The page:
• 4.2.2A - A heuristic is a technique that may allow us to find an approximate solution when typical methods fail to find an exact solution.
4.2.3 - Explain the existence of undecidable problems in computer science. [P1]
  • 4.2.3A - An undecidable problem may have instances that have an algorithmic solution, but there is no algorithmic solution that solves all instances of the problem.
4.2.4 - Evaluate algorithms analytically and empirically for efficiency, correctness, and clarity. [P4]
  • 4.2.4A - Determining an algorithm’s efficiency is done by reasoning formally or mathematically about the algorithm.
  • 4.2.4B - Empirical analysis of an algorithm is done by implementing the algorithm and running it on different inputs.
  • 4.2.4C - The correctness of an algorithm is determined by reasoning formally or mathematically about the algorithm, not by testing an implementation of the algorithm.
6.3 - Cybersecurity is an important concern for the Internet and the systems built on it.
6.3.1 - Identify existing cybersecurity concerns and potential options to address these issues with the Internet and the systems built on it. [P1]
  • 6.3.1H - Cryptography is essential to many models of cybersecurity.
  • 6.3.1I - Cryptography has a mathematical foundation.
  • 6.3.1L - Public key encryption, which is not symmetric, is an encryption method that is widely used because of the enhanced security associated with its use.

CSTA K-12 Computer Science Standards (2017)

NI - Networks & the Internet
  • 2-NI-06 - Apply multiple methods of encryption to model the secure transmission of information.
  • 3A-NI-07 - Compare various security measures, considering tradeoffs between the usability and security of a computer system.
  • 3B-NI-04 - Compare ways software developers protect devices and information from unauthorized access.

Lesson 10: Rapid Research - Cybercrime

Standards Alignment

Computer Science Principles

6.2 - Characteristics of the Internet influence the systems built on it.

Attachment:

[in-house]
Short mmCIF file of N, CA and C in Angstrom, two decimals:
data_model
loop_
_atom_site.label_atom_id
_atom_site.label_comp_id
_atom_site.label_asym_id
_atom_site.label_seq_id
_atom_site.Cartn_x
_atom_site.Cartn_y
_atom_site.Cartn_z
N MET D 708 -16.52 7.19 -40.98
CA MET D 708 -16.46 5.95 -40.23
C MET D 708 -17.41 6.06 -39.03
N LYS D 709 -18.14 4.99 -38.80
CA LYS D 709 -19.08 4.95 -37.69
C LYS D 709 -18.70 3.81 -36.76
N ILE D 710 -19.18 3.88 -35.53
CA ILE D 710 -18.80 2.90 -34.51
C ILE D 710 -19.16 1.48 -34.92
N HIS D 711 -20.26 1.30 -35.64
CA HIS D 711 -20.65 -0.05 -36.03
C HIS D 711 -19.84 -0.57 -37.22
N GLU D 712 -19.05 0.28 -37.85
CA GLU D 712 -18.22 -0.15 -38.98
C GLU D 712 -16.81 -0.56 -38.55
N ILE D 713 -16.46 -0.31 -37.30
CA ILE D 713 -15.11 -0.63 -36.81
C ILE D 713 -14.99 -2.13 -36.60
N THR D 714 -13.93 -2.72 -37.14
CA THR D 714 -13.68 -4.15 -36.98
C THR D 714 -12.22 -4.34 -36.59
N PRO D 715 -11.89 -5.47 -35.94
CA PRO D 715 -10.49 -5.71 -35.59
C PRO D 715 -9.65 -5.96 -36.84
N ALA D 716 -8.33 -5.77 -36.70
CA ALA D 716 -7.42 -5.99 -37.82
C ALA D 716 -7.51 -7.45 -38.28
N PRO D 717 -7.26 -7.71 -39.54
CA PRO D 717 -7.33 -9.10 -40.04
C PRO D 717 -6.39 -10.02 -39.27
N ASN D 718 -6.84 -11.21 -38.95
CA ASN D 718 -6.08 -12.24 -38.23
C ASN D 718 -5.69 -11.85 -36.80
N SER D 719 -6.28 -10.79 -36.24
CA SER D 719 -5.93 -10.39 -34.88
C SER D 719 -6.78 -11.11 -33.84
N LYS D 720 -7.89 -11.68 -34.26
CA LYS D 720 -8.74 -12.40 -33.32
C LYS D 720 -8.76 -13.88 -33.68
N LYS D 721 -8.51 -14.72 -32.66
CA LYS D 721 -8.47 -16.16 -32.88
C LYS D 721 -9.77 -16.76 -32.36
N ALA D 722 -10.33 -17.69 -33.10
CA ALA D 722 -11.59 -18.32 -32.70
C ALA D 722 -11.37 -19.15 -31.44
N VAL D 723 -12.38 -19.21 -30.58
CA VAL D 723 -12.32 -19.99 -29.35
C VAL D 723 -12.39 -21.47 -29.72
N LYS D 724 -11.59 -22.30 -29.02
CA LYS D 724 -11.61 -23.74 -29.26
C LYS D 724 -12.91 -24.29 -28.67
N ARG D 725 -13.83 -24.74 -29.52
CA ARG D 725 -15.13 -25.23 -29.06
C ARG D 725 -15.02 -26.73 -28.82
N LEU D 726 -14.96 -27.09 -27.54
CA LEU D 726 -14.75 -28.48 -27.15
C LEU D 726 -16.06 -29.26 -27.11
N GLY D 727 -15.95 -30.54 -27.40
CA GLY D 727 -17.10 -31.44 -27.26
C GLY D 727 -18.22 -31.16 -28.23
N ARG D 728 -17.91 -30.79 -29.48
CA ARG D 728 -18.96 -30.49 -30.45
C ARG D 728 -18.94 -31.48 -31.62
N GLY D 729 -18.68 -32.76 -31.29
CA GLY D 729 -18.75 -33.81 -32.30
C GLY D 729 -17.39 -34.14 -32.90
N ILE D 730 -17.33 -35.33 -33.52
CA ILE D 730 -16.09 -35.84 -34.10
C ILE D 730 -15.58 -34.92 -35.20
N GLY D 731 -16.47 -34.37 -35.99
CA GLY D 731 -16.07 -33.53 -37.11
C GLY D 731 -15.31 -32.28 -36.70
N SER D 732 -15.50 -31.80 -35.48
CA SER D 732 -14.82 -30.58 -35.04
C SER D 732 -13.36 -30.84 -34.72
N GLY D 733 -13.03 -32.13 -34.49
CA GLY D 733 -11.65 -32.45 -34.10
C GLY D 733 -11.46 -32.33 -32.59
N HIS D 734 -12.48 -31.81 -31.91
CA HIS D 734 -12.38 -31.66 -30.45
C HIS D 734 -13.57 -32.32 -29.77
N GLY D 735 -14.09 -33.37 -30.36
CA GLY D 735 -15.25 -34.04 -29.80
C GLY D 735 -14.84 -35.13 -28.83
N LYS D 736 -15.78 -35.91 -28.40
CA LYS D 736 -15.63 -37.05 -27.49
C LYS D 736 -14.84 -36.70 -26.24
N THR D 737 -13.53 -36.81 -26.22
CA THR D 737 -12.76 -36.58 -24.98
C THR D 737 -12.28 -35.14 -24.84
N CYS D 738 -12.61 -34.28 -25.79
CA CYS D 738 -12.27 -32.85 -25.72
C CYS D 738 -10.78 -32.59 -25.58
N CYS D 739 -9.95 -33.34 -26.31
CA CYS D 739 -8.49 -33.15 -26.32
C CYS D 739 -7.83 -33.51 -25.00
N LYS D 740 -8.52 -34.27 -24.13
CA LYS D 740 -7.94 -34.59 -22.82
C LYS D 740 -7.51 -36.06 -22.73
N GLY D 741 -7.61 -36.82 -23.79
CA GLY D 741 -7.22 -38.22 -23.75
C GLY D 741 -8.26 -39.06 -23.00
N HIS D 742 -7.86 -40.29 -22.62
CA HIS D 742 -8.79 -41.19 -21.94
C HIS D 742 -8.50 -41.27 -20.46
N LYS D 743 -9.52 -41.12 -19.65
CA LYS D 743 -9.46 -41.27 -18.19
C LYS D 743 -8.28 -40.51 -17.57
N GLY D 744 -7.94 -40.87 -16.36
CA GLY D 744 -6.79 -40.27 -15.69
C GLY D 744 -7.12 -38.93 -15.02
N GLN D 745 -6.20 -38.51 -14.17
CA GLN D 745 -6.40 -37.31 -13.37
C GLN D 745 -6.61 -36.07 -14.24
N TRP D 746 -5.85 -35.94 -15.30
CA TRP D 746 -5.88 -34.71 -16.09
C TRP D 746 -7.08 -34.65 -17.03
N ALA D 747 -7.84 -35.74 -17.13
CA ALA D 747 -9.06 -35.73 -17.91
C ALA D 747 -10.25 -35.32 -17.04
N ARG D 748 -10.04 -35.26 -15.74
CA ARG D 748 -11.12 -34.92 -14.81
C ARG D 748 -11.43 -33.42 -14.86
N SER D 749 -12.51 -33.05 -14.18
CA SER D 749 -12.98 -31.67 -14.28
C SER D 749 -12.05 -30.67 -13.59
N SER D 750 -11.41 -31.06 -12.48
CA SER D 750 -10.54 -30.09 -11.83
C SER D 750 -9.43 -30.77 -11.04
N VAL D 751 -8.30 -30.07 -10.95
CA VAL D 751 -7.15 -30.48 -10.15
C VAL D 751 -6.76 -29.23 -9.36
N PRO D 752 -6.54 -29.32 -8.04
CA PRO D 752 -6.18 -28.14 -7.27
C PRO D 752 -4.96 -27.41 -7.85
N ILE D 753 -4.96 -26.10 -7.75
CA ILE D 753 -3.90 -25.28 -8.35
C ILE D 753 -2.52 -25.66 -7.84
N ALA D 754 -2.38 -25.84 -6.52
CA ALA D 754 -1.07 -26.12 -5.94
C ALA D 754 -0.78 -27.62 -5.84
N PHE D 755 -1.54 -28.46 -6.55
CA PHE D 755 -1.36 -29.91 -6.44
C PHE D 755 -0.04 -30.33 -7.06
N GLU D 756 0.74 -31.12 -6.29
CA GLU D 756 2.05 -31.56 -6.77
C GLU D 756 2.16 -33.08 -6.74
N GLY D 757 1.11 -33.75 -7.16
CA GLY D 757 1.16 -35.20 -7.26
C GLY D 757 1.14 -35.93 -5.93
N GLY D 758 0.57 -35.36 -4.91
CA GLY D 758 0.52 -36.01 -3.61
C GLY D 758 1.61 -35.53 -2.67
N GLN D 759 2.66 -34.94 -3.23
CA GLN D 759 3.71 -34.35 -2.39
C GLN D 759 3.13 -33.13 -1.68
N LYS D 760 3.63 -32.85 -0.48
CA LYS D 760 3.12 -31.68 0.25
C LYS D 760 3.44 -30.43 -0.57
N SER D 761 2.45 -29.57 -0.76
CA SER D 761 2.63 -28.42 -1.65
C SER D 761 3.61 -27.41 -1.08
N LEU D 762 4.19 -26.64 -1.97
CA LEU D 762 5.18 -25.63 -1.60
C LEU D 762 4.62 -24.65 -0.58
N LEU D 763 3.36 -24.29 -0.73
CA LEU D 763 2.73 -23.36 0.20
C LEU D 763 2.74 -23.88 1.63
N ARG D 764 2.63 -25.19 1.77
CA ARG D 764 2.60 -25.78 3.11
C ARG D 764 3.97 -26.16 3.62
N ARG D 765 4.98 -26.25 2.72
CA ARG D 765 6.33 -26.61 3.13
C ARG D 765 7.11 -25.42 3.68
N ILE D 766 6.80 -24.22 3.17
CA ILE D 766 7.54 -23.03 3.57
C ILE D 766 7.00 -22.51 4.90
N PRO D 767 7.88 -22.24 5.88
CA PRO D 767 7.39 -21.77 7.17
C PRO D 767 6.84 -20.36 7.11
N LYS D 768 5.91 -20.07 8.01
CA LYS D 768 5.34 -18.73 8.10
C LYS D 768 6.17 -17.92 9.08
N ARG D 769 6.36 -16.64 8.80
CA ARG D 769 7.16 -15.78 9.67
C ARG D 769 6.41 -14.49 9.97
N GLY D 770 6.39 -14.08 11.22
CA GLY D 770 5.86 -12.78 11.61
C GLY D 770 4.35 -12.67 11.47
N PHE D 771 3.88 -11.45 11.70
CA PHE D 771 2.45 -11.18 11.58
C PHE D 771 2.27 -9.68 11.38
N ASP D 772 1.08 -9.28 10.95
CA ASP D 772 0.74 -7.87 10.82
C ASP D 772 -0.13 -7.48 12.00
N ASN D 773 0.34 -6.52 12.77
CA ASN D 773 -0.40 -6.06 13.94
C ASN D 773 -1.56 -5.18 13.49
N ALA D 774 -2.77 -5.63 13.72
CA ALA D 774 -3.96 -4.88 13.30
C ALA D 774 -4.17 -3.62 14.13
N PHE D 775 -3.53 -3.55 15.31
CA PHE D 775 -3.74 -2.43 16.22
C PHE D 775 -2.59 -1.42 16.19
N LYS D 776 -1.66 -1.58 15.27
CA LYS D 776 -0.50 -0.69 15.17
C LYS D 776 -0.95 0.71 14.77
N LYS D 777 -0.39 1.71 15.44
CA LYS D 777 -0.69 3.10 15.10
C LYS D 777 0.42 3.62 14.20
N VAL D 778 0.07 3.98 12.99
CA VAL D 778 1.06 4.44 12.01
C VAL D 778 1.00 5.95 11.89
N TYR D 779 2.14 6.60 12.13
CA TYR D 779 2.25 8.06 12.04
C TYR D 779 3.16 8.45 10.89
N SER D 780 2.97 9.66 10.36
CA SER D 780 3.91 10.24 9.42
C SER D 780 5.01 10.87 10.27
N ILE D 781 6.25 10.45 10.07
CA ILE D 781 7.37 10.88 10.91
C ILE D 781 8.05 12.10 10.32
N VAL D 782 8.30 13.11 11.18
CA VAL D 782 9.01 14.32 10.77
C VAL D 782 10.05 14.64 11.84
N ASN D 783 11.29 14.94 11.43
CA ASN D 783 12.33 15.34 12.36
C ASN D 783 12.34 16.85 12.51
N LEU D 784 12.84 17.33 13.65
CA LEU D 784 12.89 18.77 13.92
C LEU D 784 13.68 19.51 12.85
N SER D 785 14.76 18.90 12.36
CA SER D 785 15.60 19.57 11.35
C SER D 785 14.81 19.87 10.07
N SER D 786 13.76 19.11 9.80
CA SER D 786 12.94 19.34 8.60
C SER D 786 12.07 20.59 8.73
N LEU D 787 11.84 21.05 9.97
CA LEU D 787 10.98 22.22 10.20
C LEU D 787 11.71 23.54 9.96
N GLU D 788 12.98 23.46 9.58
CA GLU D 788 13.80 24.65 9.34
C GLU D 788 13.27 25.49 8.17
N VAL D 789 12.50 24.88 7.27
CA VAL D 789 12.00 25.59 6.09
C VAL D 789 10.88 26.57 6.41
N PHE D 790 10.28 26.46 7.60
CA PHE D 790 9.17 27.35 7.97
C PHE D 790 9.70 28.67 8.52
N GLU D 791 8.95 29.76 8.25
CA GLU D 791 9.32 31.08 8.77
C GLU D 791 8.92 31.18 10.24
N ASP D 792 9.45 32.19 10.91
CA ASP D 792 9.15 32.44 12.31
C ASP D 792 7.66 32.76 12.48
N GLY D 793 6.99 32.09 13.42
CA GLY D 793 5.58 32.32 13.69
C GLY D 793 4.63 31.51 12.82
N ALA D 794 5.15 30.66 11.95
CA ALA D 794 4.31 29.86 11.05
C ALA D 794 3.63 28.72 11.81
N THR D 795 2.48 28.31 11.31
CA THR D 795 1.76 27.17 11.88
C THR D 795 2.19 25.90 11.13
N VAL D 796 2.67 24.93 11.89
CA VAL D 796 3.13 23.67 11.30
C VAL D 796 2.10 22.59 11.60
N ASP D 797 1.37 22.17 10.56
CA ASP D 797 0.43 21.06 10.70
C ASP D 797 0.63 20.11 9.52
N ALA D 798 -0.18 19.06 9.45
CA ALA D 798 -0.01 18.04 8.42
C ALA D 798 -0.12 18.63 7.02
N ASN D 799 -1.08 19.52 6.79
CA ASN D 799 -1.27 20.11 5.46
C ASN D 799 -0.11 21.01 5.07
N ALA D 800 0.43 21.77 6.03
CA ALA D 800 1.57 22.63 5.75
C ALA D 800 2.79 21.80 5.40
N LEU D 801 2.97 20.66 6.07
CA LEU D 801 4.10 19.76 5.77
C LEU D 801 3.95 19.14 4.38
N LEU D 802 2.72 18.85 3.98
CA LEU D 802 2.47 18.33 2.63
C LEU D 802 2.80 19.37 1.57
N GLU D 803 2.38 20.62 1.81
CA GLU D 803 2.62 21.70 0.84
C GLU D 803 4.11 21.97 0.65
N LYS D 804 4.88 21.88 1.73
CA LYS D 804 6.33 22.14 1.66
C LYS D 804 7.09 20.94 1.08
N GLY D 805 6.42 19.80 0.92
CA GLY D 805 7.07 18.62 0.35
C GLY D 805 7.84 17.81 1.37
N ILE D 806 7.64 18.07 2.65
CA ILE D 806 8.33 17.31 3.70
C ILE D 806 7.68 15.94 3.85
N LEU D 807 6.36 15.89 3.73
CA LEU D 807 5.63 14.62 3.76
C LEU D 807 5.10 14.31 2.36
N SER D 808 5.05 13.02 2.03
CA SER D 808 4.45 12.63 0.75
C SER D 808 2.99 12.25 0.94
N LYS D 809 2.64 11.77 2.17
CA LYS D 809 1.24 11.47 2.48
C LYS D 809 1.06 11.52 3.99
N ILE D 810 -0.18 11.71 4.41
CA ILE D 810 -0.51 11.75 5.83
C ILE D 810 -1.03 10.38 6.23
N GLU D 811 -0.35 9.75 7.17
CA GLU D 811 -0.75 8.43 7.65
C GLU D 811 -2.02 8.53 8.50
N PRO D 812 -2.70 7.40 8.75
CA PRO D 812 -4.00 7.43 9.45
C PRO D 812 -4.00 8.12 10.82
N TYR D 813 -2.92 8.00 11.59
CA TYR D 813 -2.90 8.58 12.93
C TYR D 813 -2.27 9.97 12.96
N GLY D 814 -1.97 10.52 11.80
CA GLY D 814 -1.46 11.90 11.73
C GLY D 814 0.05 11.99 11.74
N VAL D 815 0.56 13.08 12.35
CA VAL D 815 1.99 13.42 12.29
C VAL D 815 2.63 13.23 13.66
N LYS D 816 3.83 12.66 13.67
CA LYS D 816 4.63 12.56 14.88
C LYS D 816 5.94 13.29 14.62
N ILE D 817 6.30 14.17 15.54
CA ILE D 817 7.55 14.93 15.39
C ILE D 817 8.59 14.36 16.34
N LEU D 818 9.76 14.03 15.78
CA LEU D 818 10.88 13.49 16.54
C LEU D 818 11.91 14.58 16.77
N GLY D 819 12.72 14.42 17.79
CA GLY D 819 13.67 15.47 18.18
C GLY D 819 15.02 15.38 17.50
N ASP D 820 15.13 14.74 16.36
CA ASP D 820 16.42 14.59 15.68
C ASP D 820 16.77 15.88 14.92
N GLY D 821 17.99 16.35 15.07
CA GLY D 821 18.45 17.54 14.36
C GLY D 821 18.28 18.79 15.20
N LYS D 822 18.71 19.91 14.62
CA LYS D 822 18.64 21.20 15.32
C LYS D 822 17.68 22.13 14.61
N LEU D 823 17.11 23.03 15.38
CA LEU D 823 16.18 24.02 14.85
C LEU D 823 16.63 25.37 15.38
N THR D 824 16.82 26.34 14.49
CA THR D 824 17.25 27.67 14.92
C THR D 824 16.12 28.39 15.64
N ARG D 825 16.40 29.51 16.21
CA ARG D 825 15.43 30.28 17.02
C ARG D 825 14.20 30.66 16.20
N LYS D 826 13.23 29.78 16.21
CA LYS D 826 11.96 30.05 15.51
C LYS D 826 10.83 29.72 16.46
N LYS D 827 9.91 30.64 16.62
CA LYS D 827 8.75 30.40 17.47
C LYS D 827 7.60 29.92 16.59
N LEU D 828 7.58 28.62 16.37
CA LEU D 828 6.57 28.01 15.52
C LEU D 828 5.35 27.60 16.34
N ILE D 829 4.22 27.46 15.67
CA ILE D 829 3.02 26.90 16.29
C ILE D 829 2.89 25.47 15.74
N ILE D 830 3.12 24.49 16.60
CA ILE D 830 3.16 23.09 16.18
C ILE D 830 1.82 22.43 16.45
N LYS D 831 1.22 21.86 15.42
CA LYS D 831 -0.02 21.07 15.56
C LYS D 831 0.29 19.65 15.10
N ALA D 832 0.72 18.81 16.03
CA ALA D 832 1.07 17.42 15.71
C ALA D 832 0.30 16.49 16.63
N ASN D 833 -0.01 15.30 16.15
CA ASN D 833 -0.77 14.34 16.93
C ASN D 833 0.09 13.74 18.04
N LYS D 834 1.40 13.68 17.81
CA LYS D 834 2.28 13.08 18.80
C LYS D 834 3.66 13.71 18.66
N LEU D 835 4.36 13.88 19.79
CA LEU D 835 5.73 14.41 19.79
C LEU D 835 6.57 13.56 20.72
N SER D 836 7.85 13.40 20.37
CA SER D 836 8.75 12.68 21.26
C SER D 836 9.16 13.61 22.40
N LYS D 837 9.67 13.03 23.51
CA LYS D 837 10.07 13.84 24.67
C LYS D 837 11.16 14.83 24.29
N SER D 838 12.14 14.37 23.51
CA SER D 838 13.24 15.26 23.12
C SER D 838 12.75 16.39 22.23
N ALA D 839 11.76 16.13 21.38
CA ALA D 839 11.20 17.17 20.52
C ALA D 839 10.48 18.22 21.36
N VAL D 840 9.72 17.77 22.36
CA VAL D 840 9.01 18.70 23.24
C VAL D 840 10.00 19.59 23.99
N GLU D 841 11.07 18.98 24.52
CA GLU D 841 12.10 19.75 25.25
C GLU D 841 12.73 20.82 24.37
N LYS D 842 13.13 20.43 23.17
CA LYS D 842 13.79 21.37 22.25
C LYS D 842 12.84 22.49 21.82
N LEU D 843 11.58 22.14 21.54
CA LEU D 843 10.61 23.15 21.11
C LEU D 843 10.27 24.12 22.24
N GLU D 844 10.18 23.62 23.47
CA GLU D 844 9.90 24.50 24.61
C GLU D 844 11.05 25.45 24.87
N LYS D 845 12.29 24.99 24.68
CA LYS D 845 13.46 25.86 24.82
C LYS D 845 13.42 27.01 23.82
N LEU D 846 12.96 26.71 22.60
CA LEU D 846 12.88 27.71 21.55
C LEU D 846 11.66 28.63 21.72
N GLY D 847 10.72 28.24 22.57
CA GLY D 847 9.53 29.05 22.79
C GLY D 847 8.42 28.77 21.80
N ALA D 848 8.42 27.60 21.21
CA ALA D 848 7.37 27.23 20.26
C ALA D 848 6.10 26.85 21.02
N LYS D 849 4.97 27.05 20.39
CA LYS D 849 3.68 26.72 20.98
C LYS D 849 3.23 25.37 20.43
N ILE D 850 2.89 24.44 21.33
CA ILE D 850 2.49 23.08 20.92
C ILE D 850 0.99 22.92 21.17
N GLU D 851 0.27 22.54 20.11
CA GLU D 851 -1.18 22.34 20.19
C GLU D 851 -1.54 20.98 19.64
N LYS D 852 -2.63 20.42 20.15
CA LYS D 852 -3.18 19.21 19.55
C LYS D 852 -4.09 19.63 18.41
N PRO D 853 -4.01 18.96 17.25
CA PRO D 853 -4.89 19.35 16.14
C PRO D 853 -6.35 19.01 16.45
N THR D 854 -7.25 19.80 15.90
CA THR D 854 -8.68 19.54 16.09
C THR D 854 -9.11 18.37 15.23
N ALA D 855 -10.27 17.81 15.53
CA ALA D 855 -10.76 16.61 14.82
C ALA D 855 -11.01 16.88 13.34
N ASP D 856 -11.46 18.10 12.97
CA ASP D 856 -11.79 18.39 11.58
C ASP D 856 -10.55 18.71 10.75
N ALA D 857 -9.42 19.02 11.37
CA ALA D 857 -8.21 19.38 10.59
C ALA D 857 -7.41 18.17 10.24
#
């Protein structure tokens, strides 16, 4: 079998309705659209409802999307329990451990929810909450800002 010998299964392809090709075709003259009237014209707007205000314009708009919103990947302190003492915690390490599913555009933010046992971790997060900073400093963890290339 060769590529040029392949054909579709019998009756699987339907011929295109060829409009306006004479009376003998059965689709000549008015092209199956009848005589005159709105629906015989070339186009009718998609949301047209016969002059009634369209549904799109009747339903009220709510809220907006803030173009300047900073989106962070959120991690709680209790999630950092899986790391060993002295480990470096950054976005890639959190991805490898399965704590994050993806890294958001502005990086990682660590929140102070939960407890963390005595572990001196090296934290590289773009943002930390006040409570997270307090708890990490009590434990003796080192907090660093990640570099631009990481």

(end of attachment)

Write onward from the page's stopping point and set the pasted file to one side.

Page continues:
6.2.2 - Explain how the characteristics of the Internet influence the systems built on it. [P4]
  • 6.2.2H - Standards for sharing information and communicating between browsers and servers on the Web include HTTP and secure sockets layer/transport layer security (SSL/TLS).
6.3 - Cybersecurity is an important concern for the Internet and the systems built on it.
6.3.1 - Identify existing cybersecurity concerns and potential options to address these issues with the Internet and the systems built on it. [P1]
  • 6.3.1C - Implementing cybersecurity has software, hardware, and human components.
  • 6.3.1D - Cyber warfare and cyber crime have widespread and potentially devastating effects.
  • 6.3.1E - Distributed denial of service attacks (DDoS) compromise a target by flooding it with requests from multiple systems.
  • 6.3.1F - Phishing, viruses, and other attacks have human and software components.
  • 6.3.1G - Antivirus software and firewalls can help prevent unauthorized access to private data.
  • 6.3.1H - Cryptography is essential to many models of cybersecurity.
7.3 - Computing has a global affect -- both beneficial and harmful -- on people and society.
7.3.1 - Analyze the beneficial and harmful effects of computing. [P4]
  • 7.3.1G - Privacy and security concerns arise in the development and use of computational systems and artifacts.

CSTA K-12 Computer Science Standards (2017)

NI - Networks & the Internet
  • 2-NI-05 - Explain how physical and digital security measures protect electronic information.
  • 3A-NI-05 - Give examples to illustrate how sensitive data can be affected by malware and other attacks.
  • 3B-NI-04 - Compare ways software developers protect devices and information from unauthorized access.